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Roads to Nowhere

New road plans from the Treasury are a colossal transport policy error

Sian Berry's picture

27 June 2013: Widespread road-building plans announced today by the Government will blight the country for generations to come.

Treasury Minister Danny Alexander gave details today of a £28 billion road-building plan for the next 6 years in what he called "The greatest investment in our roads since the 1970s".

The full set of summary bullet points on roads from the document released today 'Investing in Britain's Future' are copied below and are frightening enough, but the details of some of these proposals are even more worrying, particularly where they take funds from cycling and other more rational transport projects.

On the Highways Agency network, a number of existing schemes were re-announced along with what seem to be new projects at the M23 Gatwick junction and on the M1 in the East Midlands. However, the stated long-term aim to dual all of the non-motorway Highways Agency network is the most alarming prospect, and could revive some of the most damaging of the 1990s schemes that had been dropped due to cost and environmental concerns.

Specifically, the set of major feasibility studies announced (for the A303, the A1 Newcastle-Gateshead Western Bypass and north to Scotland, the A27 along the south coast, roads around Leeds Airport and between Sheffield and Manchester) could end up creating the equivalent of motorways through Stonehenge and the Blackdown Hills AONB, the South Downs National Park and across the Pennines. This would threaten some of our most precious landscapes and habitats, and the process of carrying out these feasibility studies will, in the meantime, create widespread blight and uncertainty.

For local transport, things are almost as bad, with the only clear ring-fencing being given to repairs (which was given £10 billion in one piece of good news for roads today).  Local budgets for sustainable transport, including some of the Integrated Transport Block and funds previously given via the Local Sustainable Transport Fund, are now going to be folded into a single pot controlled by the 39 Local Enterprise Partnerships. Our Chief Executive Stephen Joseph has pointed out this means no guaranteed funding at all for greener transport outside London. The idea of a £1bn Office for Active Travel to promote walking and cycling through large-scale investment has also been comprehensively dumped.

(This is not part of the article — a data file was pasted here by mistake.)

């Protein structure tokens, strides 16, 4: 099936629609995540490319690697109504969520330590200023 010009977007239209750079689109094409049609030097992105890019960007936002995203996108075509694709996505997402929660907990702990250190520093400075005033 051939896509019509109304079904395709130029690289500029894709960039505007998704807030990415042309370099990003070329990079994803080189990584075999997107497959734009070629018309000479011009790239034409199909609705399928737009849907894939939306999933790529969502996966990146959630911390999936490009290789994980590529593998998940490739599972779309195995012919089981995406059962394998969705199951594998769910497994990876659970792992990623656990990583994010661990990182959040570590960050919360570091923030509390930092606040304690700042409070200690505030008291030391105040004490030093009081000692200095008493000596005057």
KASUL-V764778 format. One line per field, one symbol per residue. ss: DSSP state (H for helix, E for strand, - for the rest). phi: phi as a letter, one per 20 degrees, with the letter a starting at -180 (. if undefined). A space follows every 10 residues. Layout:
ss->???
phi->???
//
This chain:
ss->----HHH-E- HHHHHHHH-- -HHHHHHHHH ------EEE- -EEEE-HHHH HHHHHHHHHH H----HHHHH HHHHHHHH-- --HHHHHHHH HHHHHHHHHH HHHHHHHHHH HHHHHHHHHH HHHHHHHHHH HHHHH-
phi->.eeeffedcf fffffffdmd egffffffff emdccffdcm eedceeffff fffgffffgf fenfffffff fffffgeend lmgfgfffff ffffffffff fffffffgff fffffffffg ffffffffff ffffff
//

On the major road schemes that have been on the cards for a while, there were by contrast no major new breakthroughs to promote. The Mersey Gateway Bridge was 'announced' yet again, and the A14 in Cambridgeshire is still faced with plans for a large tolled bypass without a clear funding package. The Treasury documents say the A14 scheme will be hurried up to start as early as 2016, but simply restate the previous funding plans: "Funding will be supported by contributions from local authorities and local enterprise partnership plus tolling." This indicates no major new public money has been committed to the scheme and there are still major problems with the rate of tolling and its effect on local road congestion as last year's study found.

Interestingly too, no major commitment was made to fund the Lower Thames Crossing, currently undergoing a consultation on different route options. This appeared only in the schematic maps showing projects in each region, and was not mentioned otherwise.

Overall, however, this Spending Round has been as bad as we feared - if not worse - in terms of raising the zombie roads programmes of old. If the Government believes it can revive schemes that were abandoned for good reason twenty years ago, while at the same time abandoning all its commitments to local sustainable travel, and not face similarly fierce opposition it needs to think again!

Come to our national Rally Against Road-Building on 13th July

What the document says:

This is the full text of the introduction to the Roads chapter of 'Investing in Britain's Future'...

The Government  will invest over £28 billion in enhancements and maintenance of national and local roads to:

  • add extra lanes to the busiest motorways, the equivalent of at least an additional 221 lane miles, by opening the hard shoulder to traffic and using new technology;
  • build all available Highways Agency road projects, tackling the most congested parts of the network, subject to value for money and deliverability, including the A14 from Cambridge to Huntingdon and M4 from London to Reading;
  • identify and fund solutions to tackle some of the most notorious and longstanding road hot spots in the country, including feasibility studies to look at problems on the A303 to the South West, the A27 on the south coast, the A1 north of Newcastle, the A1 Newcastle-Gateshead Western by-pass, connectivity to Leeds airport and trans-Pennine routes between Sheffield and Manchester;
  • upgrade the national non-motorway network managed by the Highways Agency with a large proportion moved to dual-lane and grade-separated road standard to ensure free-flowing traffic nationwide;
  • repair the national and local road network. A total commitment of £10 billion with nearly £6 billion to help local authorities repair the local road network and over £4 billion to enable the Highways Agency to resurface the vast majority of the national network by 2020-21; and
  • transform the Highways Agency into a publicly-owned corporation, drawing on the findings of the Cook Review, which has the long-term funding certainty and flexibility which will enable it to deliver capital efficiencies worth £600 million by 2020-21.